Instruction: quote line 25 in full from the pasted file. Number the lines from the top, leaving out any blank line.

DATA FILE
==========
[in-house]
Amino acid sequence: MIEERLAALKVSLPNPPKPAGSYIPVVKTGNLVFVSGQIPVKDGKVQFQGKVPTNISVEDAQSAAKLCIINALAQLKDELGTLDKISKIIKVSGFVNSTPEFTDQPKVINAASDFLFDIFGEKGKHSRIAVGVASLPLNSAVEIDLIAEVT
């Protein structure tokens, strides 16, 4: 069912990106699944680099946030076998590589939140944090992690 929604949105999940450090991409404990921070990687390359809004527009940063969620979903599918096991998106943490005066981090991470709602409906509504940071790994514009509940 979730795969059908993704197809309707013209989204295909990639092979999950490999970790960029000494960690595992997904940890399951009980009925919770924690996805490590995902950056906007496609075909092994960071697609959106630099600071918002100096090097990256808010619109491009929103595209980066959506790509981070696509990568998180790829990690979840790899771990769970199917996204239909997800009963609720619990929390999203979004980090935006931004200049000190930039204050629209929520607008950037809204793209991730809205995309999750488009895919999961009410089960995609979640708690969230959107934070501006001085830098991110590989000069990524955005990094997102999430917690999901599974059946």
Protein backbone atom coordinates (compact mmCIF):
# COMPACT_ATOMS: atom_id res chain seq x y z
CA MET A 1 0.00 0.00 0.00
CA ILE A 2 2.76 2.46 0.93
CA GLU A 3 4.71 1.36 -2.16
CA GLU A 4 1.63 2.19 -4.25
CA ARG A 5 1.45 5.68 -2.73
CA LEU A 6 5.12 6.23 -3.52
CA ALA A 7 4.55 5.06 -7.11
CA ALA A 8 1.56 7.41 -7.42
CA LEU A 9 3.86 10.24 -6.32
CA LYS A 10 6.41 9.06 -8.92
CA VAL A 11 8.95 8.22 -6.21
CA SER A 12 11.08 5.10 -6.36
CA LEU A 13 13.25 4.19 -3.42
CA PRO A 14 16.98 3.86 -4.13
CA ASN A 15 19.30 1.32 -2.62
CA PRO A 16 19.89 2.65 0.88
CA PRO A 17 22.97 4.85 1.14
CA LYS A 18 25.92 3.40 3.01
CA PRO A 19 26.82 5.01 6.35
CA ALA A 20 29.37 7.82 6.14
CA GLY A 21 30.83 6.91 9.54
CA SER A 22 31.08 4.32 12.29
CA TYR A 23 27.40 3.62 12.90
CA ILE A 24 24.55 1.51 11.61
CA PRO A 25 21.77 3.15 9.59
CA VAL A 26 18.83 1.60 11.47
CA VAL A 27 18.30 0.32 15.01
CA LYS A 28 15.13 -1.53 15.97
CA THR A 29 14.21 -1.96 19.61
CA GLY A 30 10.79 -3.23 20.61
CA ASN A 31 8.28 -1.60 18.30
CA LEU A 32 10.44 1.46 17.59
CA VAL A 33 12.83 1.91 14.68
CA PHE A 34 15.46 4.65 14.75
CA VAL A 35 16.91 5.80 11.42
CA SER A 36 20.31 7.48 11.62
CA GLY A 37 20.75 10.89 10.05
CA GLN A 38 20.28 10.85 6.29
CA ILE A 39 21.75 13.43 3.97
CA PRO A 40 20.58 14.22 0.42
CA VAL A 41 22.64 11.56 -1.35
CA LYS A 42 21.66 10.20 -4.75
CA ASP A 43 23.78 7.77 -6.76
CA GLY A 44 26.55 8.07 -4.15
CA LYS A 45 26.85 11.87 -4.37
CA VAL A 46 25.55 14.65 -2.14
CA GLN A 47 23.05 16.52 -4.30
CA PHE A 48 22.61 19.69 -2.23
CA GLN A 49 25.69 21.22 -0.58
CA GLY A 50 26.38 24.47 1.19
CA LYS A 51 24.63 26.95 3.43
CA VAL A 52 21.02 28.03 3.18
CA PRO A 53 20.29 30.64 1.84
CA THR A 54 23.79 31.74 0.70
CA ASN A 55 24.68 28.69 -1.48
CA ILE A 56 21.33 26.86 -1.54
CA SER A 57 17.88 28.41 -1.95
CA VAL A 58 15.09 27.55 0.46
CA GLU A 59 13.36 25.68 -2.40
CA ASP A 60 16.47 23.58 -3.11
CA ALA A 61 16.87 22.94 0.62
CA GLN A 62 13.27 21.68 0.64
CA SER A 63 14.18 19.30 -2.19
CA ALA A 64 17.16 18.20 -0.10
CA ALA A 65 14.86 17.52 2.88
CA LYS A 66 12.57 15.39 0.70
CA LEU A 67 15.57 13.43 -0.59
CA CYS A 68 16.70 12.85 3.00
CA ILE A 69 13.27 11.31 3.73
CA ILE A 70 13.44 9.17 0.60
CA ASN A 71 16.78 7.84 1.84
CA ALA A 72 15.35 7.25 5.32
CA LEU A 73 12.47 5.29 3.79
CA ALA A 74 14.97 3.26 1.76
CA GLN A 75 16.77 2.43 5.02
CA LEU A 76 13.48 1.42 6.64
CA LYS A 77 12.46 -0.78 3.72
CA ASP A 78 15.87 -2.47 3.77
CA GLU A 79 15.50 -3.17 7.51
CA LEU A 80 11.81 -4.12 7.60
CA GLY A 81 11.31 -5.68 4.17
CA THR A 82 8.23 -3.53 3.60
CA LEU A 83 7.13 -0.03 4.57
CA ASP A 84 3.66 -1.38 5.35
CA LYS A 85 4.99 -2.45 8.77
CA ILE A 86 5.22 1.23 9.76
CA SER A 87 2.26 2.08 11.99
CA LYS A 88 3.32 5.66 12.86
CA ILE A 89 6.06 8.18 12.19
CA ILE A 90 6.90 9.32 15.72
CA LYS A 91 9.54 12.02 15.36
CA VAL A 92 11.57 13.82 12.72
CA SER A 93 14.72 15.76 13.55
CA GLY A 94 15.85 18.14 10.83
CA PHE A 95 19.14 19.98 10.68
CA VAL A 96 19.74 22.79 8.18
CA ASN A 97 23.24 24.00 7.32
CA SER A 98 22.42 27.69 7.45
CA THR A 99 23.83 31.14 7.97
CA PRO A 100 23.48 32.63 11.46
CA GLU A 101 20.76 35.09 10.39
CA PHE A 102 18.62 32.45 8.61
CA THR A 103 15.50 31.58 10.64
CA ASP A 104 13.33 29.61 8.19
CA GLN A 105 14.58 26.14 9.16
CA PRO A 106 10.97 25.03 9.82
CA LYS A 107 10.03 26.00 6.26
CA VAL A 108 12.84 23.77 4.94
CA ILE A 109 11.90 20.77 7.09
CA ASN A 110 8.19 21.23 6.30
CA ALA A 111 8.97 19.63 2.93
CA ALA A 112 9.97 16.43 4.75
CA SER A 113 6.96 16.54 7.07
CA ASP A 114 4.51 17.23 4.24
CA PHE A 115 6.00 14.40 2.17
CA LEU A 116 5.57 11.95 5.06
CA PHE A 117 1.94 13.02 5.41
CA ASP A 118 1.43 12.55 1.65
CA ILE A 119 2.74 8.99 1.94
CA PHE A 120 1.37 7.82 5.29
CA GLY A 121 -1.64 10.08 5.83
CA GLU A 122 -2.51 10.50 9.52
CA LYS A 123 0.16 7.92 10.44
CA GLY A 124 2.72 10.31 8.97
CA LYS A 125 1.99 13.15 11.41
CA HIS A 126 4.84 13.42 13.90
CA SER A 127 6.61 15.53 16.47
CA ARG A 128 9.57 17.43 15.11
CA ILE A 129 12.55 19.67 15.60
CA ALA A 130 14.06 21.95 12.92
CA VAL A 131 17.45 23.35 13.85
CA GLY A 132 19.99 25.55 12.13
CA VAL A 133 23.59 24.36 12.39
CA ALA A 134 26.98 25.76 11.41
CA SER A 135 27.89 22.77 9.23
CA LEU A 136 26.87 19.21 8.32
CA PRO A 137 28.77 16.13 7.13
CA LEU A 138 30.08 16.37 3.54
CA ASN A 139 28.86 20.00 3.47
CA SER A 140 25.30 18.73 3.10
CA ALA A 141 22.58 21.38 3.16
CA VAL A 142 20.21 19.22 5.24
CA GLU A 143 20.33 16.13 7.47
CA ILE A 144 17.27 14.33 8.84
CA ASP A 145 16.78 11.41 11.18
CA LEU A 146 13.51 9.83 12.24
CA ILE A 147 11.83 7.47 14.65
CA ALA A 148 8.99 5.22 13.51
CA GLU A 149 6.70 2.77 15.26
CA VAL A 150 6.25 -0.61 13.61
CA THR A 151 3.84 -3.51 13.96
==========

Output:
CA ALA A 20 29.37 7.82 6.14